Humble Rafa Says:

The members of this esteemed forum are not driven by numbers. They are driven by big egos of themselves and their heroes.

Humble Rafa Says:

He spent 7 months silent ban pre 2013.

Idiots will be idiots. Can’t help you unless you help yourself.

kamret Says:

What has Nadal done to be constantly suspected for doping by so many losers on tennis forums? Is it because he is a threat to Federer as the GOAT? Is it because he is hispanic? He has been a pro for 12 years & not even once has there been a doping case against him. The guy is as clean as a whistle and yet so many pathetic losers keep accusing him of doping. It makes me laugh to see the level of stupidity and ignorance out there! :-)

Marilyn Says:

I agree kamret. These same morons also never, ever accuse Novak Djokovic of doping, even though if anyone is, he is the most likely culprit. He languished behind Fed and Nadal for years until he suddenly came out of nowhere in 2011, winning everything in sight. This is the same guy who outlasted Nadal in the heat and humidity of Miami in the 2011 final, after having retired the AO 09 due to heat exhaustion. He also went from sucking wind like a fish out of water to never getting tired in a match since his miraculous increase in stamina in 2011. These Fedtards would not give a damn about Nadal if he weren’t close to Fed’s slam record and a constant thorn in Fed’s side. Maybe once Dopovic gets close to Fed’s slam count these permanent virgins will finally realize they have been pointing their finger at the wrong guy the whole time.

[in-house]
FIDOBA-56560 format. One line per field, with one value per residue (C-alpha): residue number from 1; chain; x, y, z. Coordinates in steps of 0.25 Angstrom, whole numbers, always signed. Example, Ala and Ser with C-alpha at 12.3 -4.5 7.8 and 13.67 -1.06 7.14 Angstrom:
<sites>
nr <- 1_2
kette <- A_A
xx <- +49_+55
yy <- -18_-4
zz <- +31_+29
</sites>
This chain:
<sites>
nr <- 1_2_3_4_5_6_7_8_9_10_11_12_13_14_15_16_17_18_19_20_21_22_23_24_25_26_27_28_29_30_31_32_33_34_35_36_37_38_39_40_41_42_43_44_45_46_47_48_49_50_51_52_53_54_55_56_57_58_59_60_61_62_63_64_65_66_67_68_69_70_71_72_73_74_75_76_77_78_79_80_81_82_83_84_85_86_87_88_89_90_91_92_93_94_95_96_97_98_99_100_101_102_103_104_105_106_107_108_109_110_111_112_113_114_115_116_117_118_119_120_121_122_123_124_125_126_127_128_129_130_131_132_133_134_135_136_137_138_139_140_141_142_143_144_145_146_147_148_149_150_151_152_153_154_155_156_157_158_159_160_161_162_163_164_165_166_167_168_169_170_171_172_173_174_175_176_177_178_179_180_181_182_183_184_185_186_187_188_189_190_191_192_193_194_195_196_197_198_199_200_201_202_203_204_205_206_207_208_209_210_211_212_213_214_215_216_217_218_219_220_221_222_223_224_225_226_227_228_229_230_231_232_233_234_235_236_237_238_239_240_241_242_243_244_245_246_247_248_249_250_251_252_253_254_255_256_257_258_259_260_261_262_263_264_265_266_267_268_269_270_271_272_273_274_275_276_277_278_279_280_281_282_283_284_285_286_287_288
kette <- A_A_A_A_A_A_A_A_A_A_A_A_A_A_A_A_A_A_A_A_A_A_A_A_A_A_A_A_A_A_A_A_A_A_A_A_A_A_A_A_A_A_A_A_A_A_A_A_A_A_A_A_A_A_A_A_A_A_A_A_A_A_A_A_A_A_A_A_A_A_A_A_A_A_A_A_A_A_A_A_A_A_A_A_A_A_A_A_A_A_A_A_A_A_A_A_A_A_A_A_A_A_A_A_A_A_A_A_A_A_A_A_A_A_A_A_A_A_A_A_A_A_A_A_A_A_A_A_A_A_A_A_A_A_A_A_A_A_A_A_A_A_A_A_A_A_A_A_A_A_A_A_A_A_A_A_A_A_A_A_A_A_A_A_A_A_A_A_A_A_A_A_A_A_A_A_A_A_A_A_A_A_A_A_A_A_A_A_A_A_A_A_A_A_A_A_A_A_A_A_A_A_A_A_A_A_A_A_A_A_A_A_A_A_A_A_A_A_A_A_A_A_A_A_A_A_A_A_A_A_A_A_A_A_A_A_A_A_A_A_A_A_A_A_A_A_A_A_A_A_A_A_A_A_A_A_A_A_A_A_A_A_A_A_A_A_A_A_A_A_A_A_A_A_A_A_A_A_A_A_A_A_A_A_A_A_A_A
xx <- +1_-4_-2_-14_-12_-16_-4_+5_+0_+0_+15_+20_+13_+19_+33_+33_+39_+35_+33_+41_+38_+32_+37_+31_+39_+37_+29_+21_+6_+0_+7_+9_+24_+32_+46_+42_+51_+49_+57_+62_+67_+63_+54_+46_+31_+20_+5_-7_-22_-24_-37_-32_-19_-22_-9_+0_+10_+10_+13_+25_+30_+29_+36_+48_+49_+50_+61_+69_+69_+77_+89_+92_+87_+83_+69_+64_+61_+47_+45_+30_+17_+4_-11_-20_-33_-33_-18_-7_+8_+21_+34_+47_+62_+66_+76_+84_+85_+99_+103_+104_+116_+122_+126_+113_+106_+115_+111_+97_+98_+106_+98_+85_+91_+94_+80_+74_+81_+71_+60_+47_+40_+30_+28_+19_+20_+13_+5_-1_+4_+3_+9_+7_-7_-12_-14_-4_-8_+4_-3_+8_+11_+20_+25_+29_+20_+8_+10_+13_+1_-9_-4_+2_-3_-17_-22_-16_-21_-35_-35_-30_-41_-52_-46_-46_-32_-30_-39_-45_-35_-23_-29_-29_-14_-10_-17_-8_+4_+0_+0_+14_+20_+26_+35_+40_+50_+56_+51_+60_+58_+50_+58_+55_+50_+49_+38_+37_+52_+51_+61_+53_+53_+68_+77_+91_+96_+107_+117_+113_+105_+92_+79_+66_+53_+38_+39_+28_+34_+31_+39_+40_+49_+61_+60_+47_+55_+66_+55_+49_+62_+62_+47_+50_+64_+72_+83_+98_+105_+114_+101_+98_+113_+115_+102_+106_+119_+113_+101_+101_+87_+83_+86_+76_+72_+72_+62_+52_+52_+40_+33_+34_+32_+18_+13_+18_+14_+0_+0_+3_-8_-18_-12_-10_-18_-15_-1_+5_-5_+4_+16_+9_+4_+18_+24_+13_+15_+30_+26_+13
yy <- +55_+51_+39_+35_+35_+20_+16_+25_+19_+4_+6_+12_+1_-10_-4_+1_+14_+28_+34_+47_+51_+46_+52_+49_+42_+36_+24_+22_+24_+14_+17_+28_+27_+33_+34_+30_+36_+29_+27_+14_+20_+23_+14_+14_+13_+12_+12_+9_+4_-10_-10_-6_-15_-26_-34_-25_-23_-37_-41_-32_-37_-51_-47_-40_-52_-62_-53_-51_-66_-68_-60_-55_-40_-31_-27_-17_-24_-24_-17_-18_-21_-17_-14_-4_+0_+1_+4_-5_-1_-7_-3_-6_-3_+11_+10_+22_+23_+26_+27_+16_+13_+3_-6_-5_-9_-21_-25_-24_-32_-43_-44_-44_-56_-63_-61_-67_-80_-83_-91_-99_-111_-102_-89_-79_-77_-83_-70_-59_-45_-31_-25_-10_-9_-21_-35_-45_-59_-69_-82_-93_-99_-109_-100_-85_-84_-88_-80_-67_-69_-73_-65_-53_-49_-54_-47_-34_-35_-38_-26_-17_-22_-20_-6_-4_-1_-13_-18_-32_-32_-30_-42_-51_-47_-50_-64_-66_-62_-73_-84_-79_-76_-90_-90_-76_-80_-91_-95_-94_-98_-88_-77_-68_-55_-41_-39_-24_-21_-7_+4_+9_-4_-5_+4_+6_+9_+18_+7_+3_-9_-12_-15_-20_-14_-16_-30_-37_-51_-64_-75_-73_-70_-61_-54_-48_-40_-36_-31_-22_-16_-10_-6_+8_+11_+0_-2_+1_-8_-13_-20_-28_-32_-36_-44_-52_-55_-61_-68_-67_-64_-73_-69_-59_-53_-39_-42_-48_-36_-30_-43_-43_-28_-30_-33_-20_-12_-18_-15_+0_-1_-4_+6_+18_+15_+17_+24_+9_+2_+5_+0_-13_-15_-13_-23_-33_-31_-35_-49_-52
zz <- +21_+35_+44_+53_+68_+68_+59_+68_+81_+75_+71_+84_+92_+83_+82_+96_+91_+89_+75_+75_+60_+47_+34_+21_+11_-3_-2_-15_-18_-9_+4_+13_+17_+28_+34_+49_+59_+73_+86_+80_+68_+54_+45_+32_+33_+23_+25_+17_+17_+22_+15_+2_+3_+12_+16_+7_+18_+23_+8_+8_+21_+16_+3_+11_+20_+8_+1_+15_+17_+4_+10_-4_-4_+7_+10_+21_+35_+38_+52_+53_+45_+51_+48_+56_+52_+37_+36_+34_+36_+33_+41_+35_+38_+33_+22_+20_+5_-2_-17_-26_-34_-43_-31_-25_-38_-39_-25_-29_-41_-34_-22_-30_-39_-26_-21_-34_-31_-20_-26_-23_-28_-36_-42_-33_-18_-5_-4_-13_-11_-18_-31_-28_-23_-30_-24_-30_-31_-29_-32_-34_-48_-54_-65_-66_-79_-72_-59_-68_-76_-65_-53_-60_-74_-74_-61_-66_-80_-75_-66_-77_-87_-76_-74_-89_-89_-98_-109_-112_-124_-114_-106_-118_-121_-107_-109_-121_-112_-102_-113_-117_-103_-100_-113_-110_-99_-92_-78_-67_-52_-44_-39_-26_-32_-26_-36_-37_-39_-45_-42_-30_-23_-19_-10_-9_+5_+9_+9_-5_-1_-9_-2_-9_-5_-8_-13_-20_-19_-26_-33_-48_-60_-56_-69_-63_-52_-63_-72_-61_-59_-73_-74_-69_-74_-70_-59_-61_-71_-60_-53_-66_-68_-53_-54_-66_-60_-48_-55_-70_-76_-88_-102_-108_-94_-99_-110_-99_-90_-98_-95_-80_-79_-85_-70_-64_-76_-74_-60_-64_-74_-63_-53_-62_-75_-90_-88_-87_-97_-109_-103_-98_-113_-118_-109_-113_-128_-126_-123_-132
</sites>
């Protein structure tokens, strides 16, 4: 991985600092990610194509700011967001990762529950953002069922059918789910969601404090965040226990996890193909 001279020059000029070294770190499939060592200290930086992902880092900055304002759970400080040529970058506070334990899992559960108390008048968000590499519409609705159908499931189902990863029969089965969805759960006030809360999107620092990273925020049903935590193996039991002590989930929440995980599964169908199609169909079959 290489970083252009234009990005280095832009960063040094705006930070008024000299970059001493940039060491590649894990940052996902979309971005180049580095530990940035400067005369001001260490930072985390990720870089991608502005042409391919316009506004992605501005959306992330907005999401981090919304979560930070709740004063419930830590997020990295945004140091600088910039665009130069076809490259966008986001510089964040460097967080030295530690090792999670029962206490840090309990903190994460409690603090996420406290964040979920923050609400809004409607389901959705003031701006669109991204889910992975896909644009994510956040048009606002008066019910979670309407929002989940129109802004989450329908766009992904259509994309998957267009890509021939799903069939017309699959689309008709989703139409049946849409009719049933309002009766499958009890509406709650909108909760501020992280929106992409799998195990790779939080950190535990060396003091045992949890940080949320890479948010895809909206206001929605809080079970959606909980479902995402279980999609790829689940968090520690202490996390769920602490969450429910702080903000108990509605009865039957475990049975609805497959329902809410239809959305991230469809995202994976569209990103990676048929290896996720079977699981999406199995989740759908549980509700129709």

autoFilter Says:

Regarding Nadal, there are undoubtedly many fans of opposing players who WANT to believe (for their own selfish reasons) that he uses PEDs, but there is certainly ample support for that suspicion.

It is easy to suspect him because he clearly exhibits a very common pattern of PED users, which is that of repeatedly fluctuating between periods extremely high performance and periods of time off due to various joint/tendon injuries. That pattern, however, is of course not necessarily indicative of anything.

The same could be said about Serena; just substitute weird injuries/clotting.

Personally, I don’t know what to think. I want to believe in the best of people, and, although I am not a fan per se, I happen to like Nadal. I do find it somewhat annoying, though, that he and Serena (literally the two players that I would personally, from a distance, see the most cause to suspect) were tested least of their similarly ranked peers. I understand this is due to time not spent participating on tour, but to me that points to an issue with the current testing protocol.

*seeks the nearest bomb shelter*

brando Says: